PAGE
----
Your e-mail comes at an opportune time. I was just reading an article in
the "Canada Lutheran" (July/Aug 2001 issue) entitled "No Lutheran Bible"
where the author claims that the "Lutherans possess no binding list or guide
as to what books are among 'the scriptures of the Old and New Testament.'"
The article also contains the claim that "Saint Augustine ... recognized
that there was a divergence among Christians as to what books are
Now we can't have it both ways. If, as you suggest, the supernatural
structure of the 66 books is a clear indication that there's "something to
it," where does this leave those branches of Christianity that don't accept
the 66 books?
Maybe George Murphy could comment on the validity of the contents of the
article in the Canada Lutheran?
From: Vernon Jenkins [mailto:email@example.com]
Sent: Thursday August 02, 2001 5:48 PM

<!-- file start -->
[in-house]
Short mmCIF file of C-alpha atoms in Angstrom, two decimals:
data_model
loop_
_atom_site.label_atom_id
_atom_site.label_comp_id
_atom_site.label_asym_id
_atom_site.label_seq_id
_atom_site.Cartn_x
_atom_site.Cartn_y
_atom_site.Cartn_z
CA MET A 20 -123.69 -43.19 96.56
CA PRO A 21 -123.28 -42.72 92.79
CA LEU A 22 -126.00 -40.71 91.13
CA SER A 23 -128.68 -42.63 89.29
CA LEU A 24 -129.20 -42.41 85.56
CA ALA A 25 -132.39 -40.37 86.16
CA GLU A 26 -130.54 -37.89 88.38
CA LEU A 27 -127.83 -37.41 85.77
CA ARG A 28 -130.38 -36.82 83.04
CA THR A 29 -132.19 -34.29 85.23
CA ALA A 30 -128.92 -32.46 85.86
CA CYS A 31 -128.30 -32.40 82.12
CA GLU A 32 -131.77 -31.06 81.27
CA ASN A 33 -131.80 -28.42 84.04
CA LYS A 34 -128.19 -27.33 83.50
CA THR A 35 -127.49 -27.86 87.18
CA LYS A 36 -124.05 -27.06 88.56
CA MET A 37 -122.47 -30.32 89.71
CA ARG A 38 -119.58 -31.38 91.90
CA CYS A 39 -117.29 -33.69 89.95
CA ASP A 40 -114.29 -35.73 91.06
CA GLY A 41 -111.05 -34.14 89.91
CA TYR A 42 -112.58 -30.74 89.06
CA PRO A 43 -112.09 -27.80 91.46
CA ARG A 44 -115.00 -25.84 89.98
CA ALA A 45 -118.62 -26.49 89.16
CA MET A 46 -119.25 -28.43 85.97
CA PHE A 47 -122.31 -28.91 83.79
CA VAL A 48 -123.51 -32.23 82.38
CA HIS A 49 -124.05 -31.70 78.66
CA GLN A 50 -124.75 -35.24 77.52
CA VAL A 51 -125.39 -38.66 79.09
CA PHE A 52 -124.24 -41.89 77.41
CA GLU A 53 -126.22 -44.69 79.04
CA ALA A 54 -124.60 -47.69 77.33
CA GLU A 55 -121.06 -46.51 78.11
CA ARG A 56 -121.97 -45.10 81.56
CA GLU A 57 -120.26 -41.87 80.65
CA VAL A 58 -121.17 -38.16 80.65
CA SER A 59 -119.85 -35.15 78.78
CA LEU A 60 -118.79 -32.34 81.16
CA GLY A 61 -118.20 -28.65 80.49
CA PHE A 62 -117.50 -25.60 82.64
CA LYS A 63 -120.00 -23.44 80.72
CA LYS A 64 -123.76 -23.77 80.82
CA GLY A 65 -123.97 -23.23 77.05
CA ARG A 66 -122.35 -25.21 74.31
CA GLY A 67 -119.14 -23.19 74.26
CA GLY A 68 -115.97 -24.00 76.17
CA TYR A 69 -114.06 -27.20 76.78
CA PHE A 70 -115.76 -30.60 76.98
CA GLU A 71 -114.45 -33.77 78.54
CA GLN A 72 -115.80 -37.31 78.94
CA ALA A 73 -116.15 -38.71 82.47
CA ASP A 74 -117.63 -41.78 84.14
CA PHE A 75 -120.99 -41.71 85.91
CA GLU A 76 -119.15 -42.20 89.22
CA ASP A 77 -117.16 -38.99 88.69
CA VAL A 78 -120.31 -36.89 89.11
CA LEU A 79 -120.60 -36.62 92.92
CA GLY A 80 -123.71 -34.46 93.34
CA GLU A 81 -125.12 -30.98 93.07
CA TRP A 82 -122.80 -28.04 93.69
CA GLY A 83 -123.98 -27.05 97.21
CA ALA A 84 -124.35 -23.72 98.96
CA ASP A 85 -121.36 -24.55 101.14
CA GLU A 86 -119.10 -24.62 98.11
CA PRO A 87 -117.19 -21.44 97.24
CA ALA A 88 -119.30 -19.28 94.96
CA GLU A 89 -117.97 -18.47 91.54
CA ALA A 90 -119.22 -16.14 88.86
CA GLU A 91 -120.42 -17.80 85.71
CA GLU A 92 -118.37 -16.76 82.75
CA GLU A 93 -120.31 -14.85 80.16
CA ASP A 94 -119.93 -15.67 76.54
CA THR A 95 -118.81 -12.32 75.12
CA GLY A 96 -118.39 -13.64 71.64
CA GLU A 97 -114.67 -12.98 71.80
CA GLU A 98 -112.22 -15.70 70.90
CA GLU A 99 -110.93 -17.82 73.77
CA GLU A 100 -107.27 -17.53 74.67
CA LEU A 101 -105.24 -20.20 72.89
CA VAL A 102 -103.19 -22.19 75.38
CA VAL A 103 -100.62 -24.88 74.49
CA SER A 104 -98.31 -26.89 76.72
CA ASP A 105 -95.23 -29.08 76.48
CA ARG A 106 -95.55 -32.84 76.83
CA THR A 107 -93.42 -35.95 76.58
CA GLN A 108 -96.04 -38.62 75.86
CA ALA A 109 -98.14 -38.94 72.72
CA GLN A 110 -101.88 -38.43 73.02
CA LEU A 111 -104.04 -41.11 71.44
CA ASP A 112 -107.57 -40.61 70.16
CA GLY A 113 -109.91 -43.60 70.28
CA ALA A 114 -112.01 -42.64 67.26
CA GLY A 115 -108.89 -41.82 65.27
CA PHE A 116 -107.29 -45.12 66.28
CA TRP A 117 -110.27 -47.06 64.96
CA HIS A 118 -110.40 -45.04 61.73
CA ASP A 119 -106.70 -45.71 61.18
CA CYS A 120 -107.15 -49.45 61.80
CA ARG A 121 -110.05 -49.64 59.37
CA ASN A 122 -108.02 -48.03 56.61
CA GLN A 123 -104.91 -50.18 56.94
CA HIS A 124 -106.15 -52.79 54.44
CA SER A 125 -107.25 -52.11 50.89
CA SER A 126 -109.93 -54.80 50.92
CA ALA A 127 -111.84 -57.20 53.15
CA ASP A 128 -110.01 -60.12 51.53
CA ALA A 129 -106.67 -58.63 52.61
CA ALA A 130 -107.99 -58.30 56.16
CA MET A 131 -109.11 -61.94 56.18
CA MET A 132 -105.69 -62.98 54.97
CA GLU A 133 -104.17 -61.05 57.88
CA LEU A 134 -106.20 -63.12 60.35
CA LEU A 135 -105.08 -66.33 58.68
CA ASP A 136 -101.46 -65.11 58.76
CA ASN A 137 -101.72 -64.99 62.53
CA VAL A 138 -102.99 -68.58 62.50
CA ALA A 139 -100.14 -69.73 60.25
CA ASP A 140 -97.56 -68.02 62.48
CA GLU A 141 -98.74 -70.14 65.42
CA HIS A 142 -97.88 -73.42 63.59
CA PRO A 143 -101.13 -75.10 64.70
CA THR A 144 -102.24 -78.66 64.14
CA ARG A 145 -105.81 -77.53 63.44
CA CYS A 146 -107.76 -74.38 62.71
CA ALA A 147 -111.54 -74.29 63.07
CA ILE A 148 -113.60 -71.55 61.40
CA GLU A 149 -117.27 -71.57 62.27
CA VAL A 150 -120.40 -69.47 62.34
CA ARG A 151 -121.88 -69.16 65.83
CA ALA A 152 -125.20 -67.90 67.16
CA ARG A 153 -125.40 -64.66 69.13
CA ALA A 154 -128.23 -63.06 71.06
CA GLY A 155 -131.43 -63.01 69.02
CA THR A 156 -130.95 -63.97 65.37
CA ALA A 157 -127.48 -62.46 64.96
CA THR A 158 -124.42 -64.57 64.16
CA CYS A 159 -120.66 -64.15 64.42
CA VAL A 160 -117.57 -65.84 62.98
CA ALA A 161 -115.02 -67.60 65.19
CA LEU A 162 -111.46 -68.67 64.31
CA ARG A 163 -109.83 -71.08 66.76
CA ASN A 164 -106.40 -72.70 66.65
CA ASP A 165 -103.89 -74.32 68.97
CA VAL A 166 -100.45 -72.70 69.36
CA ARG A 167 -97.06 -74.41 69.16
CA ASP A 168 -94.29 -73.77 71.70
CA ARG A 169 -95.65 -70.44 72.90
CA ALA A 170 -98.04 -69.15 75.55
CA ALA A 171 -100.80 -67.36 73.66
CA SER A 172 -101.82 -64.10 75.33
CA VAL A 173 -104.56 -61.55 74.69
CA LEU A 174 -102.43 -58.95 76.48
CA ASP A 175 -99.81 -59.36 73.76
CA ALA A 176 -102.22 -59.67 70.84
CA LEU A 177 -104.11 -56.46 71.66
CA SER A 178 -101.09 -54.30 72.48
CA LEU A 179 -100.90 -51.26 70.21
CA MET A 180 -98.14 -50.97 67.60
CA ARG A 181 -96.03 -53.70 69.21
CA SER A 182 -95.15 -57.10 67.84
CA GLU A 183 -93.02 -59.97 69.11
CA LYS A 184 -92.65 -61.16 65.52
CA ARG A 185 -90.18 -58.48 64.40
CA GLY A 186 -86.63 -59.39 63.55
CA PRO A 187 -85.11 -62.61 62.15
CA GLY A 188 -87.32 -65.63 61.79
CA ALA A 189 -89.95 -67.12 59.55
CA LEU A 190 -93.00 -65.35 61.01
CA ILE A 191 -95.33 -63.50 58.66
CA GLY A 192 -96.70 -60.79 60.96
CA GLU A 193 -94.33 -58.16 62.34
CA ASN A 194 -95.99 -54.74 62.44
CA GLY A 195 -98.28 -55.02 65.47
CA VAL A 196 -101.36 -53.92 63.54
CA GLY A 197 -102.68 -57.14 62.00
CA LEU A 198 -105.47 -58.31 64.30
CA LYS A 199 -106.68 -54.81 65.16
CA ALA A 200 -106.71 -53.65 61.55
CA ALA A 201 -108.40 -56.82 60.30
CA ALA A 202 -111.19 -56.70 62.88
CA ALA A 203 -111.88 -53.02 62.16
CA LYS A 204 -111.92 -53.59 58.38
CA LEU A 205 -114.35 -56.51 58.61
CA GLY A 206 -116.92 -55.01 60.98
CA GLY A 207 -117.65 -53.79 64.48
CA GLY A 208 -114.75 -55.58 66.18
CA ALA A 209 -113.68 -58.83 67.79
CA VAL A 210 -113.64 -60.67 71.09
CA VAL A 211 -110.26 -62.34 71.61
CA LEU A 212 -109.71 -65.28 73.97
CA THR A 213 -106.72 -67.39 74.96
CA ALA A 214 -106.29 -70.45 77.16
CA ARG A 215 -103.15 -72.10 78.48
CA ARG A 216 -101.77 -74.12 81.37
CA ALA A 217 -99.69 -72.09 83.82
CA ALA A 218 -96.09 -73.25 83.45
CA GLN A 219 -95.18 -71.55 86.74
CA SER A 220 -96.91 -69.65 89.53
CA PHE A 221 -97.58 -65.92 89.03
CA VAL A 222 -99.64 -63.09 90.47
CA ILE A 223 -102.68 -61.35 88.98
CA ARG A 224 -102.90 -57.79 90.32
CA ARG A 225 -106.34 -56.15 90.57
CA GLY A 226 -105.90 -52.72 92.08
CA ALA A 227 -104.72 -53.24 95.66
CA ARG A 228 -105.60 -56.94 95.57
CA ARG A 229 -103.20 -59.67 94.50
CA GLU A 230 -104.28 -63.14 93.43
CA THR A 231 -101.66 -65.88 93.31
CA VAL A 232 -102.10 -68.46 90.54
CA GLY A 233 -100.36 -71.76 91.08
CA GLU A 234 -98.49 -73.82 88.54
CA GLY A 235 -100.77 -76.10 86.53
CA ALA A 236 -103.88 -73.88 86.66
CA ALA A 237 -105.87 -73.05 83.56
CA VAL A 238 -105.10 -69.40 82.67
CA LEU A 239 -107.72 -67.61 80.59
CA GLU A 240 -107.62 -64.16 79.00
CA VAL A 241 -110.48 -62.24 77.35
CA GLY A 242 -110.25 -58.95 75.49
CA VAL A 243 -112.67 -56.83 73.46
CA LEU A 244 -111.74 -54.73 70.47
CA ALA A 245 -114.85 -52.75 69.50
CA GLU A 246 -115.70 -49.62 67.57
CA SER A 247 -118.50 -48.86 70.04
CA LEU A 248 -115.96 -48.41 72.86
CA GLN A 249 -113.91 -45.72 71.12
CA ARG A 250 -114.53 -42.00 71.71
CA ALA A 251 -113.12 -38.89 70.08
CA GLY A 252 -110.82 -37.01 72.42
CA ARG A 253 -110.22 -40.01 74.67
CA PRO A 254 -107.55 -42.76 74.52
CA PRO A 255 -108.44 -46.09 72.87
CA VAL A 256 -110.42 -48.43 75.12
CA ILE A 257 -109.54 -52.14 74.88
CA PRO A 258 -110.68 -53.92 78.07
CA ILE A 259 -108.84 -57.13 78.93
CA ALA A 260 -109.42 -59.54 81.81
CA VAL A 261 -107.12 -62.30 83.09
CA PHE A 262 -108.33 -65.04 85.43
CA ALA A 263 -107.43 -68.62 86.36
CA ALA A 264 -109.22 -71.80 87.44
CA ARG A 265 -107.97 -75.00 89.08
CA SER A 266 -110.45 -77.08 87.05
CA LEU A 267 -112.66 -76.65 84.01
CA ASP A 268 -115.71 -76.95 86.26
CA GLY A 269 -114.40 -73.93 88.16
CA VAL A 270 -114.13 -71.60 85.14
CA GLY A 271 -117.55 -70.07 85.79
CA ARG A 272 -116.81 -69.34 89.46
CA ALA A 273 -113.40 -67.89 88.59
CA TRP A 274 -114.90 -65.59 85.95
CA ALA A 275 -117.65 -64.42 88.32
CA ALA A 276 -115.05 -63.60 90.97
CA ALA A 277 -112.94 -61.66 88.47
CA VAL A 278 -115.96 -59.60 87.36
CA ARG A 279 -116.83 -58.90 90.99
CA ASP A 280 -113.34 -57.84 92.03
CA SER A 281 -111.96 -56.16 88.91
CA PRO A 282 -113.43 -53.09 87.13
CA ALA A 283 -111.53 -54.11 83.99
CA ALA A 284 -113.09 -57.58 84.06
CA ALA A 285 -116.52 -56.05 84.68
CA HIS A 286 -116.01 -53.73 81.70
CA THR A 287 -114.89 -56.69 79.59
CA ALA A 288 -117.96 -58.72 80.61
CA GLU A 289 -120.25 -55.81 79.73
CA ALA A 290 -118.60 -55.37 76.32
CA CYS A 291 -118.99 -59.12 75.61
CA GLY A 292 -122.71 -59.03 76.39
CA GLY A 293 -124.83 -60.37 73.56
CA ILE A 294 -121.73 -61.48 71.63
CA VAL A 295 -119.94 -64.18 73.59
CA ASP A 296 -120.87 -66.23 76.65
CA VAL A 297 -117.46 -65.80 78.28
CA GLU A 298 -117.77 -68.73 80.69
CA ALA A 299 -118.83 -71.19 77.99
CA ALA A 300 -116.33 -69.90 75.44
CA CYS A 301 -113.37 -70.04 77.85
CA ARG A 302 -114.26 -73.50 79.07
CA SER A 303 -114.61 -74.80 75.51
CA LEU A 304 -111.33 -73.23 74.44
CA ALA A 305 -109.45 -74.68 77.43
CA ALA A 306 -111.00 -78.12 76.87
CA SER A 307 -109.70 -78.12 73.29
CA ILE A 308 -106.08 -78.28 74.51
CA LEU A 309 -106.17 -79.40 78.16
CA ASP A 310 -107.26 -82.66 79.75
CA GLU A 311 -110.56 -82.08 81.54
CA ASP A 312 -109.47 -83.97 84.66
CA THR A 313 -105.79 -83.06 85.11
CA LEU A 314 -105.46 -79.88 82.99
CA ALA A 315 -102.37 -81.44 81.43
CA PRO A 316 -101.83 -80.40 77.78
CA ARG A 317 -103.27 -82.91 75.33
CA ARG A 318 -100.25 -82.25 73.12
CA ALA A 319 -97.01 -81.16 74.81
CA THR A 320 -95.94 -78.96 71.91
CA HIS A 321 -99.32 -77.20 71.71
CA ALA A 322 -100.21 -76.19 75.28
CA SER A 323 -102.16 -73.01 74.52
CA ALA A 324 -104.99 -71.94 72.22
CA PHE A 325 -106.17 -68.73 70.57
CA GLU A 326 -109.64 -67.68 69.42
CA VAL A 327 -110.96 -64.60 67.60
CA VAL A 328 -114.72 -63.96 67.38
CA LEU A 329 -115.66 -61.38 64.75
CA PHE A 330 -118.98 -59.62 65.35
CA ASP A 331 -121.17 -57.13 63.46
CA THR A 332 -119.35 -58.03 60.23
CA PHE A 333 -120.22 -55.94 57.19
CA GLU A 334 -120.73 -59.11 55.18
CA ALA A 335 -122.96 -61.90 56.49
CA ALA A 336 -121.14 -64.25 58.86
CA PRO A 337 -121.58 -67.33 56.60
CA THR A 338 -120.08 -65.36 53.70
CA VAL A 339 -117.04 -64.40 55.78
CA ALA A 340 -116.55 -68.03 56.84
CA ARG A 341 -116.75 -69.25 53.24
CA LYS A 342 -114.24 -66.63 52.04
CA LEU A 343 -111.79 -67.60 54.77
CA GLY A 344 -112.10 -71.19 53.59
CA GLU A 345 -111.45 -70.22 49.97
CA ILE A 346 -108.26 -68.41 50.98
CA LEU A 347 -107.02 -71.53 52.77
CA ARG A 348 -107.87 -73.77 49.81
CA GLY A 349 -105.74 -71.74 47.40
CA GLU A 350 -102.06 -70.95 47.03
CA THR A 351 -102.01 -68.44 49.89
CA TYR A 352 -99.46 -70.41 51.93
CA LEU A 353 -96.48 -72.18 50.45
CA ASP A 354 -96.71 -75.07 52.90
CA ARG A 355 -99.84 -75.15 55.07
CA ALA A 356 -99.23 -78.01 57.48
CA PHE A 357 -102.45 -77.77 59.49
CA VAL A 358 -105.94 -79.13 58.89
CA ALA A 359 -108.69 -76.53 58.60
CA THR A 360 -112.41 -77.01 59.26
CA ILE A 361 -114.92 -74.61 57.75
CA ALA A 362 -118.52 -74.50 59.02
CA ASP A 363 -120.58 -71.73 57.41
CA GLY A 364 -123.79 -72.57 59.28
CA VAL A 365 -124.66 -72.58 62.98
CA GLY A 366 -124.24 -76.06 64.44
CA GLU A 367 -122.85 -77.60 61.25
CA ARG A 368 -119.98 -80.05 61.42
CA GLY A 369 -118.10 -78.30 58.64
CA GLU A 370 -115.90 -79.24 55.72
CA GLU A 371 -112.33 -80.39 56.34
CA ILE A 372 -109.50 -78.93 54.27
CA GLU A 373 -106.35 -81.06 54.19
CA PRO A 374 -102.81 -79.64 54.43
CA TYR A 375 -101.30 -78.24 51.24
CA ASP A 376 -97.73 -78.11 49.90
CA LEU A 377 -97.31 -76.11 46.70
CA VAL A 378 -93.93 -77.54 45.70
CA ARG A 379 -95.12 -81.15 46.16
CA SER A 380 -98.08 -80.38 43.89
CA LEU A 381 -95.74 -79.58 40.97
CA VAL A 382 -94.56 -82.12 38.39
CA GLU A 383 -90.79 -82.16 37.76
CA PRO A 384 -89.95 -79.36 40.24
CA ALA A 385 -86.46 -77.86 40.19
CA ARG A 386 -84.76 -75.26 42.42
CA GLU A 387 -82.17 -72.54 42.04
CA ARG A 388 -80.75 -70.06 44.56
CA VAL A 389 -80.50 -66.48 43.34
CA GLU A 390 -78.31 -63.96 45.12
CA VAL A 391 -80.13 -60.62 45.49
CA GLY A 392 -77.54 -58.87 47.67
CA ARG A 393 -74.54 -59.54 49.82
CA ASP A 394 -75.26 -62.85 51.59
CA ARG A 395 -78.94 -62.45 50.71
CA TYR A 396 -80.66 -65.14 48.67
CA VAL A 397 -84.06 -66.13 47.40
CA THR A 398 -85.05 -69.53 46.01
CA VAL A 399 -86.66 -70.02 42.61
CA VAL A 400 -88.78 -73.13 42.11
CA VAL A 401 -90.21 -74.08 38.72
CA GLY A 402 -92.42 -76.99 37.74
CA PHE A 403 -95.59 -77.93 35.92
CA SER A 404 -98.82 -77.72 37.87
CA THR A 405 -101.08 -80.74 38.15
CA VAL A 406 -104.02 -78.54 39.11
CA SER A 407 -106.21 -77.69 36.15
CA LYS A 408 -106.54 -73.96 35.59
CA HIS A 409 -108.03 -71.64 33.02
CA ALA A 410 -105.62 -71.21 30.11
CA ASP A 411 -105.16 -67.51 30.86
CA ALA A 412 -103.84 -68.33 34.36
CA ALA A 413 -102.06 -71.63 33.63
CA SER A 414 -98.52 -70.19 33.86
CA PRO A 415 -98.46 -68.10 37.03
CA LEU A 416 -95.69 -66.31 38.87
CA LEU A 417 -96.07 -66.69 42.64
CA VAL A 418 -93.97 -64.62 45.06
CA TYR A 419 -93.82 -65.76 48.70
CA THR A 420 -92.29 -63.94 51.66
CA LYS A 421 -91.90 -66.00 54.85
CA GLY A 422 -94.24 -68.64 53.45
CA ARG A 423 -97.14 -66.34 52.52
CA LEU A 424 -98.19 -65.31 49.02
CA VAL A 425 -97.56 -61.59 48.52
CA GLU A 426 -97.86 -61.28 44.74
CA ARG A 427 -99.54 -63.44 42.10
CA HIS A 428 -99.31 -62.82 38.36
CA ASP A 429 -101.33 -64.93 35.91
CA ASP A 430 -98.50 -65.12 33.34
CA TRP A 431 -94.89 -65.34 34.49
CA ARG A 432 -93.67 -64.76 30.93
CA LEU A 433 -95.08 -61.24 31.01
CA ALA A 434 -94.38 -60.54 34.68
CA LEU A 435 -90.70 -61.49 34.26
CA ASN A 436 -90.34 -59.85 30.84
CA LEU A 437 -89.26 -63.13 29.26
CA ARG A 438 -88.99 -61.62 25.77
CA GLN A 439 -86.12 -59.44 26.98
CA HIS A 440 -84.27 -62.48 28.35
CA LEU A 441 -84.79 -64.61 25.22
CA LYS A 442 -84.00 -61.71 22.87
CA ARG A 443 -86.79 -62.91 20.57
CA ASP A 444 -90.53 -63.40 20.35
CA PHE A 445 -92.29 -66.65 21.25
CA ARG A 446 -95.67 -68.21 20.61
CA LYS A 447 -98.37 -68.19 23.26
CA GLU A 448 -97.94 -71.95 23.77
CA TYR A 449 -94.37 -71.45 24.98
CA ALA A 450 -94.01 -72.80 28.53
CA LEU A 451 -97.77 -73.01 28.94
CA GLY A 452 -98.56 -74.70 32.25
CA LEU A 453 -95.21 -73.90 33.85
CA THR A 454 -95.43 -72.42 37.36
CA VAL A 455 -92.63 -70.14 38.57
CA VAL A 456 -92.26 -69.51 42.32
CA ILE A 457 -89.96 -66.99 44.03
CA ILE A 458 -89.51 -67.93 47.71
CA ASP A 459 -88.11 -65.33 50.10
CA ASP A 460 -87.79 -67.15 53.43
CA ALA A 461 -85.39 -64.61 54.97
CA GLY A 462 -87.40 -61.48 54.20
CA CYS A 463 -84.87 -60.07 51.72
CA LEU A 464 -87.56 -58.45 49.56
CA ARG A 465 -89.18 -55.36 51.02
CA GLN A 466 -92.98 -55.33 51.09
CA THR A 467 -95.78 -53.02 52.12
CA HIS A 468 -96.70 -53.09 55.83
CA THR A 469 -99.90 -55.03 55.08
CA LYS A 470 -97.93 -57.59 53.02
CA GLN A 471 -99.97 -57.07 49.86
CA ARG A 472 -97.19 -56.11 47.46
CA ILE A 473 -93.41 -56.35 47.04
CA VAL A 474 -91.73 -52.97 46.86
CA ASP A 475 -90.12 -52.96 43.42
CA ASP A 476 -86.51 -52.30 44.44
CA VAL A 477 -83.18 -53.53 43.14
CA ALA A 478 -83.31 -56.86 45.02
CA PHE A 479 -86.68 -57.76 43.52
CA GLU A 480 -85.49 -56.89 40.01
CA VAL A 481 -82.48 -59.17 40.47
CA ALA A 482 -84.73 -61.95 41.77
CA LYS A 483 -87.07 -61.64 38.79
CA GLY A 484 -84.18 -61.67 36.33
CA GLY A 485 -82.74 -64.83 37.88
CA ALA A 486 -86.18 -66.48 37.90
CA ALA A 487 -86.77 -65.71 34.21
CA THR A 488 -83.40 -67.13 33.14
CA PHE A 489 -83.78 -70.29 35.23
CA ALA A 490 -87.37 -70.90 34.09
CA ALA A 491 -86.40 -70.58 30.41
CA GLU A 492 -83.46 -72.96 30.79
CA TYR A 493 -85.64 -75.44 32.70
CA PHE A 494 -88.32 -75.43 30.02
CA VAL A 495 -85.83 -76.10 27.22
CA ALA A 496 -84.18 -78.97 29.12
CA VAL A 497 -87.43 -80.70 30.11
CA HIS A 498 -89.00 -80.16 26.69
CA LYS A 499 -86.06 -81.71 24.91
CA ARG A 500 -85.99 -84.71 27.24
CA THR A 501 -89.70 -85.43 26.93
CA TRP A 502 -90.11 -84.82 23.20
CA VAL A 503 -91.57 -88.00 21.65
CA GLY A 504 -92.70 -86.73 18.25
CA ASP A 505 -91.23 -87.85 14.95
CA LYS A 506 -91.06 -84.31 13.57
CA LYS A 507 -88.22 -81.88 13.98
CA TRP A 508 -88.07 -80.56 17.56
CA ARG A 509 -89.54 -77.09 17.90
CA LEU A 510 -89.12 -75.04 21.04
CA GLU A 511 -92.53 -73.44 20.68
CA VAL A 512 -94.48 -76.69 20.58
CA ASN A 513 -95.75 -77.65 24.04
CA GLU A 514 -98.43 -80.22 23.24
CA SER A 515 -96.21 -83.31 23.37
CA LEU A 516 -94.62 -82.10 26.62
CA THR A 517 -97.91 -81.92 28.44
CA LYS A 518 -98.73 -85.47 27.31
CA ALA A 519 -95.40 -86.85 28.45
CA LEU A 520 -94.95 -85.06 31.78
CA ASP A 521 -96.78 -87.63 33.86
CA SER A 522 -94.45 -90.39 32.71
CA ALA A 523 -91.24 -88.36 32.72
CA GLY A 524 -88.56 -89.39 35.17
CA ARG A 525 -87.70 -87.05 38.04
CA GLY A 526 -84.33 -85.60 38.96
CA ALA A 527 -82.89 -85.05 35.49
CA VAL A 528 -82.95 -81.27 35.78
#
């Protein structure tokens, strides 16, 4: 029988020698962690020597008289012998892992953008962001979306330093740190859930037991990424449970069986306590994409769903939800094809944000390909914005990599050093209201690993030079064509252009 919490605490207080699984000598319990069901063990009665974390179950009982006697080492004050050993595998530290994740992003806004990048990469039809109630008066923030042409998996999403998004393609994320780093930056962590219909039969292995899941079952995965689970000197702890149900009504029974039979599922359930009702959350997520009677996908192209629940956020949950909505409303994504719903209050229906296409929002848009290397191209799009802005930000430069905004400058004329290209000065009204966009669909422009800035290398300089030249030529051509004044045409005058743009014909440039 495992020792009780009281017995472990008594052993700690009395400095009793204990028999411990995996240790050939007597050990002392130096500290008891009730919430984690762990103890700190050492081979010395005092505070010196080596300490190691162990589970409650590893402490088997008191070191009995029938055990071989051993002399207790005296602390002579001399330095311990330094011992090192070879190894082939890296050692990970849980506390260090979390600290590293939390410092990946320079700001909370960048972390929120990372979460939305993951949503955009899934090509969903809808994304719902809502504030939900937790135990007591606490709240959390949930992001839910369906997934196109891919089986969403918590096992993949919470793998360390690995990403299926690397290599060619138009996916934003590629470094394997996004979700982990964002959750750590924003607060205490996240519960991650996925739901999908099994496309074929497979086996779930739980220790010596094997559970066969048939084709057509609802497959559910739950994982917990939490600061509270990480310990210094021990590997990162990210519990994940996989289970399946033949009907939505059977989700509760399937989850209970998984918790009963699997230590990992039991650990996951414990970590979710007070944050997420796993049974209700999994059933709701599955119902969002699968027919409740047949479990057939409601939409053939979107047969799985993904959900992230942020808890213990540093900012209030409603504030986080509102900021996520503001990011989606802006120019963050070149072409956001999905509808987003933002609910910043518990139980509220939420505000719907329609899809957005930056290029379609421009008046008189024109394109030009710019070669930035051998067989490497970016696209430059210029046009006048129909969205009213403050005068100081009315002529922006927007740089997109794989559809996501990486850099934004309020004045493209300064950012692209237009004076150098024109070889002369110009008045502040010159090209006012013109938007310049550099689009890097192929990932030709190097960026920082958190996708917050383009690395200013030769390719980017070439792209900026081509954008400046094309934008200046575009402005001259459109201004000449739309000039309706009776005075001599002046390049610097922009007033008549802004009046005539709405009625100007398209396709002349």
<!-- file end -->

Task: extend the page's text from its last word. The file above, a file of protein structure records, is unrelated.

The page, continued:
Subject: Wheel of God
I am writing to bring to your attention a site which complements my own.
Richard McGough describes his 'The Bible Wheel' as "...a simple
geometric view of the Holy Bible. It reveals the supernatural structure
of the Christian Canon by displaying the intrinsic geometric integration
of the sixty-six books amongst themselves and with the twenty-two
letters of the Hebrew alphabet." The material is well-researched and
presented, and worth looking at. Here is the URL:
PS A little contribution of my own supports Richard's thesis. It may be
found at http://homepage.virgin.net/vernon.jenkins/bibstruct.htm
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